With just the barest pause, The Newmatics hit the highway again in July with Blam Blam Blam and The Screaming Meemees, as one-third of one of the great New Zealand rock and roll tours – the University Student Arts Council-sponsored Screaming Blam-matics Roadshow.
Heralded by a full-page ad in Rip It Up, and a hard-to-miss poster campaign, and playing to full houses, the timely trio of acts gave New Zealand students and post-teens a taste of both the power of the new music movement and what shadowed it.
The city’s busy punk scene was out in force to see The Screaming Blamatics Roadshow.
The tour opened at Massey University in Palmerston North, travelling on to Wellington to play the Terminus and Victoria University. Their next show at agricultural college Lincoln University near Christchurch was without Blam Blam Blam, who were banned by the Student Union because of their opposition to the 1981 Springbok Tour, which the groups were inadvertently shadowing down the country.
Benny Staples: “The Student Union said ‘we don’t want the Blams to play, and don’t worry it won’t affect your fee’ because they’d heard the Blams were political. So the Newmatics and The Screaming Meemees played, and it was dreadful. We did the absolute minimum to fulfil the contract, and got the hell out of there.”
Things weren’t a lot saner back in Christchurch. Late in the afternoon of Saturday, July 22, 1981, at post-punk stronghold the DB Gladstone, the room was packed. The city’s busy punk scene was out in force to see The Screaming Blam-matics Roadshow. The perfect bill for the times with the arty Blams pulling in the post-punk intelligentsia, The Screaming Meemees pulling in the mod kids and The Newmatics bringing the dance crowd.
The Newmatics are onstage as the bar is flooded by riot police who form a line, standing six feet apart down one side of the room. They are there because a bomb has exploded in the Christchurch Airport toilets in protest at the touring South African national rugby team, despite having no evidence linking anyone in the room to the incident.
The Newmatics’ singer Mark Clare spies the unwelcome intruders and motions the band to stop, then says a few words to them, cues ‘em all back in again. They chop into a slow mocking ‘Riot Squad’, an anti-police violence skank based on their experiences with the Auckland Task Squad team policing unit. The police retreat before the song is over.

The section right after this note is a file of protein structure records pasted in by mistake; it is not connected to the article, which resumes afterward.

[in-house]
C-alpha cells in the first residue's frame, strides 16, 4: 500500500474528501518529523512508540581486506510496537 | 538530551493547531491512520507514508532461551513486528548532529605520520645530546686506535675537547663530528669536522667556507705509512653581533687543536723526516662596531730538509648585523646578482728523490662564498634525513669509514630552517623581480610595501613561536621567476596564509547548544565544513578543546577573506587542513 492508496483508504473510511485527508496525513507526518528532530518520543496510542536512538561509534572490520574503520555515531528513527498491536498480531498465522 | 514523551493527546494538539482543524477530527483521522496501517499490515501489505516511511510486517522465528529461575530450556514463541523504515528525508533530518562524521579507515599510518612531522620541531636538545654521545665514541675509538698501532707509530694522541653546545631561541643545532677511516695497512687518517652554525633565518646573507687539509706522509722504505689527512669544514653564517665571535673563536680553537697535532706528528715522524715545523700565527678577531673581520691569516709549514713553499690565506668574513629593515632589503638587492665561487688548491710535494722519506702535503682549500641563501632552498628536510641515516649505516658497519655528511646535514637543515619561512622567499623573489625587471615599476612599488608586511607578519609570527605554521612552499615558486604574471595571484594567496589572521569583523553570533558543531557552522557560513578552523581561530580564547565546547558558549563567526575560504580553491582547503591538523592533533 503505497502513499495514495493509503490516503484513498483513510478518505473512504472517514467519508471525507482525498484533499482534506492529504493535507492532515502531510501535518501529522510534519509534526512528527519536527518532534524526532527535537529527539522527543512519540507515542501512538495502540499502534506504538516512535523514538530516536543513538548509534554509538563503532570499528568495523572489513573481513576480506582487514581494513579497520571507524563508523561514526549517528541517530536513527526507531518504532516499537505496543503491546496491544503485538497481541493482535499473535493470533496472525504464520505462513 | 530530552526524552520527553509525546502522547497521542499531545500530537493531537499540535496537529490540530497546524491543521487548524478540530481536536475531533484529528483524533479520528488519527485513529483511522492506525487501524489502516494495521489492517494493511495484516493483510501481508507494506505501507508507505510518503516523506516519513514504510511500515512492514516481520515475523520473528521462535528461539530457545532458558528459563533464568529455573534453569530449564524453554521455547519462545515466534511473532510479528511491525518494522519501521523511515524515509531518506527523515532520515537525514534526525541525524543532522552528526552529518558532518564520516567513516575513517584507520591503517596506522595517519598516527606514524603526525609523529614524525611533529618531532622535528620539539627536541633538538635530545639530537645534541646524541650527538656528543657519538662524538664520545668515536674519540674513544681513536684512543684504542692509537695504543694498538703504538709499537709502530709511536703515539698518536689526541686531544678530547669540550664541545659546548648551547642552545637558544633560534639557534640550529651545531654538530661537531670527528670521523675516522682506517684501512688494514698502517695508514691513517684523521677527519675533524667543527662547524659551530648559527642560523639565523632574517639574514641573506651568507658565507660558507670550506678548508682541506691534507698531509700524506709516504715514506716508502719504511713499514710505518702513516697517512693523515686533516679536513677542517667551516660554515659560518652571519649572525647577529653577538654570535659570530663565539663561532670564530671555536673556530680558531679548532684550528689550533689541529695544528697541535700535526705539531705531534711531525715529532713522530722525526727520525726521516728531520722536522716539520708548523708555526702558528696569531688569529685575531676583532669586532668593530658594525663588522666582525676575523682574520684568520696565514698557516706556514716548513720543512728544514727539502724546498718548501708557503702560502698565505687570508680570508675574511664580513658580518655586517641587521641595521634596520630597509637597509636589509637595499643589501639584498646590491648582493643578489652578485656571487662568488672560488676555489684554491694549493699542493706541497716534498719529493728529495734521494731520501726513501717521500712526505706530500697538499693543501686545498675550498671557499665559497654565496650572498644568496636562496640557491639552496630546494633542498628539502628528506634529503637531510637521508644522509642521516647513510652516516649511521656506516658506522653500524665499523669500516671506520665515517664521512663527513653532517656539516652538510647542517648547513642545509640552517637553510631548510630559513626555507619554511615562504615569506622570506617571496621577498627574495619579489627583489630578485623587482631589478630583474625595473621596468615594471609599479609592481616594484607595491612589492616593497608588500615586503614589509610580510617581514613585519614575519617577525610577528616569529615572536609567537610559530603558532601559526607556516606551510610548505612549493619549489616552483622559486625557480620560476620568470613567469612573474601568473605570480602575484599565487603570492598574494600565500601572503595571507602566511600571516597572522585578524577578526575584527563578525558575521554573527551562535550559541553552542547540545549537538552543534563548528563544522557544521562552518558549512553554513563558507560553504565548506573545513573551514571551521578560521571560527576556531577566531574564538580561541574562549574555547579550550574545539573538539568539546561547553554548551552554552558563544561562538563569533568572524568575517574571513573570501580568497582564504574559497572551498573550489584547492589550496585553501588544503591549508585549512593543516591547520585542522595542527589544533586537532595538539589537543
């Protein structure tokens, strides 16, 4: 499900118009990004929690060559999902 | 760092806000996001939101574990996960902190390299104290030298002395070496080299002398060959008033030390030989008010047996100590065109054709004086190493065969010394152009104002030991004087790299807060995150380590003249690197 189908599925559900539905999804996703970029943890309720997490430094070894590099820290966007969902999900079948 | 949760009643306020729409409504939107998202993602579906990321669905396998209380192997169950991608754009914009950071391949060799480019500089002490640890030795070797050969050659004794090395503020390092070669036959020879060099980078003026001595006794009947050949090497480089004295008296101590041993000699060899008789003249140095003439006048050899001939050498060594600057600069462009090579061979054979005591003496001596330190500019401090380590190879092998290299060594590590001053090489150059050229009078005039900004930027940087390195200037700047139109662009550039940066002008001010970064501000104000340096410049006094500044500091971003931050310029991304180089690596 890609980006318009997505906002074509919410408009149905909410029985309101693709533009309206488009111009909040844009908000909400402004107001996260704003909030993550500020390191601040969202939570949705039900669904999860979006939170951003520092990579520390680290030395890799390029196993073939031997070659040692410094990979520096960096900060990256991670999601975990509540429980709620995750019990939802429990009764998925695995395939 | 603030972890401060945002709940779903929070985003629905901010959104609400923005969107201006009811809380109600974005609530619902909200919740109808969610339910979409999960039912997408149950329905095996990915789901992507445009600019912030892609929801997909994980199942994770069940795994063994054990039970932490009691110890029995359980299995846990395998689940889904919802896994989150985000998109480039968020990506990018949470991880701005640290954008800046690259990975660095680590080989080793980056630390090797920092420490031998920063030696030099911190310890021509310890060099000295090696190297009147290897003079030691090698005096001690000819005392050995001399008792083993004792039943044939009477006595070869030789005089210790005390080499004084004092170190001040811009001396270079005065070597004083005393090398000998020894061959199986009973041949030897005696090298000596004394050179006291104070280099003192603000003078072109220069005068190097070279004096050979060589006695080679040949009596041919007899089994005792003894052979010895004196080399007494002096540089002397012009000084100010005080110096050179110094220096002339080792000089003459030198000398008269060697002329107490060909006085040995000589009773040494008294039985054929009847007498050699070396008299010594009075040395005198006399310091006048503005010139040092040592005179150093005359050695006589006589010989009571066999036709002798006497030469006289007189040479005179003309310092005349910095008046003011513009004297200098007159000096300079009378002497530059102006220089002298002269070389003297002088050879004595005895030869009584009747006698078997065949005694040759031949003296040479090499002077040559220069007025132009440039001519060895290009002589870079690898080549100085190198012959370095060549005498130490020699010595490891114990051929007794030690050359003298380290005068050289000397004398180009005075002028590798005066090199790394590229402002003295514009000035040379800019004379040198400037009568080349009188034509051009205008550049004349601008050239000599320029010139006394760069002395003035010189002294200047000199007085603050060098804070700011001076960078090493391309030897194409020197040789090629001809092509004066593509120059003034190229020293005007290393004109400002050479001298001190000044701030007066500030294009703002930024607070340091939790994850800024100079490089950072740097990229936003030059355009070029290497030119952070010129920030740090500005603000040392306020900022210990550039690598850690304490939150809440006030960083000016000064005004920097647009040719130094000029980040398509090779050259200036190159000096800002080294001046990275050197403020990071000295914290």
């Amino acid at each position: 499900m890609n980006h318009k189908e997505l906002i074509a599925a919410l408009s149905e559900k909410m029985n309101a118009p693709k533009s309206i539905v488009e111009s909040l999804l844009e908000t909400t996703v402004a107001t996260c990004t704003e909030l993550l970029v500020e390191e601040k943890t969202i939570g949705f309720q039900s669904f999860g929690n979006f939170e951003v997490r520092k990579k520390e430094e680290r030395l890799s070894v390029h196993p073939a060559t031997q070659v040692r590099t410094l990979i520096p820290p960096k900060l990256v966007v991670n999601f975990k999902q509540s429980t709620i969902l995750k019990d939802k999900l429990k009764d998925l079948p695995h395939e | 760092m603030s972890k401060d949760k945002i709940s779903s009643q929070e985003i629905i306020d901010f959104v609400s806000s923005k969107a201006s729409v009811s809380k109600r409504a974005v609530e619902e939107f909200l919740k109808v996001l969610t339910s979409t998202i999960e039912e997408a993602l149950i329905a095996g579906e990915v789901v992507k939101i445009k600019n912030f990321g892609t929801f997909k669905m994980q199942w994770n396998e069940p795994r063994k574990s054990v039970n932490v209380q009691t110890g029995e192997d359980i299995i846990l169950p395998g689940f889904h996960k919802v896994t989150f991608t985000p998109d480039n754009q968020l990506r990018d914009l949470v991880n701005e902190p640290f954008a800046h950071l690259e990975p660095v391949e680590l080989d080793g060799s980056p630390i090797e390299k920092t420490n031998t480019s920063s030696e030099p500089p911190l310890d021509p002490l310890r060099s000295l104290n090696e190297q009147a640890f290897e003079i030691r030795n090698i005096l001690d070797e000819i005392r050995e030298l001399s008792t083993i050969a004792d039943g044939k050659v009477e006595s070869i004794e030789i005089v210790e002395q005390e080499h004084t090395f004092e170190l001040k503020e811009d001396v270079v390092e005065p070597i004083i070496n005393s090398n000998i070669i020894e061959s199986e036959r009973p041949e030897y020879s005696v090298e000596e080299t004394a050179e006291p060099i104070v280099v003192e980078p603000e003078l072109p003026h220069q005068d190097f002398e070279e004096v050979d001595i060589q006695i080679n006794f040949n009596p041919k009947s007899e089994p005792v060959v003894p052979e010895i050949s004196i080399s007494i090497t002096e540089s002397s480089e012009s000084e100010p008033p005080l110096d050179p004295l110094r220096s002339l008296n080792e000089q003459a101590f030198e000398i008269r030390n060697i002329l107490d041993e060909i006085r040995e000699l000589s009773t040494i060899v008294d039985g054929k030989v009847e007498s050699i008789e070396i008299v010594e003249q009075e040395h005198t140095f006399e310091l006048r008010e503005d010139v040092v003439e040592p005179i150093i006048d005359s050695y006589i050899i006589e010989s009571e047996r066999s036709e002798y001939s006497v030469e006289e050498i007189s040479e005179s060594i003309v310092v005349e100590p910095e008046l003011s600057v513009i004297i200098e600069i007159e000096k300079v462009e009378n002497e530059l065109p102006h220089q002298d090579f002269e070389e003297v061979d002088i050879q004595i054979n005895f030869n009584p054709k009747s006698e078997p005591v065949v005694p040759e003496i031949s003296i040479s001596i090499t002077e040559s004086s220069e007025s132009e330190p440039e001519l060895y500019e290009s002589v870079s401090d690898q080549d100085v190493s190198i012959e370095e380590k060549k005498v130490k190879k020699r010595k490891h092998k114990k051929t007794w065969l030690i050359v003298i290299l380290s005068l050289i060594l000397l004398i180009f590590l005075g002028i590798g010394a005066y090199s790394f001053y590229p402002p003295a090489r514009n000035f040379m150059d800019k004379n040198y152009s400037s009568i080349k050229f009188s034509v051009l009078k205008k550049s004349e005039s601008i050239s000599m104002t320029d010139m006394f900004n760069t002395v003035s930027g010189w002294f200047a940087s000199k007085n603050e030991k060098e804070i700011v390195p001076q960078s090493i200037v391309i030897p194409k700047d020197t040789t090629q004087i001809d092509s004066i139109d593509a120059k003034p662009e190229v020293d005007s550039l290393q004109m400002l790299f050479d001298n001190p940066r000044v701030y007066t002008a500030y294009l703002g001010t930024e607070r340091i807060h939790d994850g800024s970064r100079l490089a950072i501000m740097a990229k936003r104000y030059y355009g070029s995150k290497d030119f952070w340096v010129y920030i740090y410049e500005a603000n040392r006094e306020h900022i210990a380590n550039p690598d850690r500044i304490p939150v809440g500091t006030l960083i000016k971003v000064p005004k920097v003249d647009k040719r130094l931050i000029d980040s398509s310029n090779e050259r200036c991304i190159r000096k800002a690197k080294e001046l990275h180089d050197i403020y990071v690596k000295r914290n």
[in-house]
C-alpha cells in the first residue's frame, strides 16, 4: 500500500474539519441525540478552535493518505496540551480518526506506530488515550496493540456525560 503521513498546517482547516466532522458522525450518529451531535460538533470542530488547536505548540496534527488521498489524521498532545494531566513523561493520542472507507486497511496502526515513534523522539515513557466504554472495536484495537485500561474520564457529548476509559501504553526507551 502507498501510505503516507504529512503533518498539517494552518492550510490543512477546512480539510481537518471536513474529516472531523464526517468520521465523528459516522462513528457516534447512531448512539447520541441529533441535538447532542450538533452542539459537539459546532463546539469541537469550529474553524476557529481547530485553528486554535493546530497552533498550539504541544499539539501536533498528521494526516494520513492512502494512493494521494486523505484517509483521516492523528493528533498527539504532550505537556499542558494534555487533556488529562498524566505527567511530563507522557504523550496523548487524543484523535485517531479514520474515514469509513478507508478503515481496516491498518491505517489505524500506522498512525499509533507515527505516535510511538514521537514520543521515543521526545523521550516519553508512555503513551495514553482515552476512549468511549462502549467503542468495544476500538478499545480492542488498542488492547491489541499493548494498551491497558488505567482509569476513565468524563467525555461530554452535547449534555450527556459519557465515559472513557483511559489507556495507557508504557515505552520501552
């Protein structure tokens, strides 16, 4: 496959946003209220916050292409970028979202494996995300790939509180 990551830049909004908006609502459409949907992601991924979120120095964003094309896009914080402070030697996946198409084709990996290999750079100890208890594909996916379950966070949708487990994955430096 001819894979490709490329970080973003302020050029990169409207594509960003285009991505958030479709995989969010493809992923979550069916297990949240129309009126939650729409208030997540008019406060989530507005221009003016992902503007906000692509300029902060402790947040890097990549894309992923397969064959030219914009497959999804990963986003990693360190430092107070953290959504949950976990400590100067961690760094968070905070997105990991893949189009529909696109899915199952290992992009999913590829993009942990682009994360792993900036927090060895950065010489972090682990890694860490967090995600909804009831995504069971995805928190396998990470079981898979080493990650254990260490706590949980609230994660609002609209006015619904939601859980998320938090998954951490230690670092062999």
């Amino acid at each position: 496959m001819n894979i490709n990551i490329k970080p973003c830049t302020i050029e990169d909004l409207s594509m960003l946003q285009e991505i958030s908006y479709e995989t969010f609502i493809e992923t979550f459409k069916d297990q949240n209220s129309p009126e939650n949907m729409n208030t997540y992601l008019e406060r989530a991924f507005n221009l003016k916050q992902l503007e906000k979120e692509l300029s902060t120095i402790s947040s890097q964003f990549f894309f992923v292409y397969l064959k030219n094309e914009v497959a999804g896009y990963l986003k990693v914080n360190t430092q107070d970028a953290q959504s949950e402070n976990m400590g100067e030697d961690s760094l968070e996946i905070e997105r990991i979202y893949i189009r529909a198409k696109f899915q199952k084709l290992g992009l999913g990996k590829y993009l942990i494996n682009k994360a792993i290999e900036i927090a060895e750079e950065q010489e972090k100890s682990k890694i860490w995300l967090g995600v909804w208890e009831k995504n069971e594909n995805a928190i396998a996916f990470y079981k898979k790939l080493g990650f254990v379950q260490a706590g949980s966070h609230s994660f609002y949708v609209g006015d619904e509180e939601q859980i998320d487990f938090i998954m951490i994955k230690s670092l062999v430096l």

They chop into a slow mocking ‘Riot Squad’, an anti-police violence skank based on their experiences with the Auckland Task Squad team policing unit.
The Screaming Blamatics finished the South Island leg of the tour in Dunedin at the University of Otago and the Shoreline. Mid-August, Auckland got to see what up to 1,000 provincial fans had seen nightly when the Screaming Blam-matics played Mainstreet Cabaret. Two weeks later The Newmatics were back playing The Reverb Room on Symonds Street.
The Newmatics’ Broadcast O.R. double 7-inch came in a sombre grey sleeve with a photo of an old-time 2YA DJ in suit, collar and tie cueing a record. The cover was designed by Mark Clare.
“Years before I’d bought a double single of James K. Baxter reading his own poetry from the downtown centre. And I’d always liked the idea of the double single in a double sleeve,” he recalled in 2002. “The inside cover photo I found when I was working at Farmers Trading Company in the advertising department. I quite often had to go down to the Auckland Star to take down the copy and photographs. I saw in the paper a picture of the new recruits for the police force graduating, waving their batons. It summed up for me how wrong they were getting it. If you’re going to have an image of the new police force why does it have to be a violent image?”
In mid-October, the double 7-inch rose to No.13 on the singles chart. It was the highest charting single of the ska revival in New Zealand, including overseas and local acts. The words were powerful and evocative and the sound stunned. It was right on time.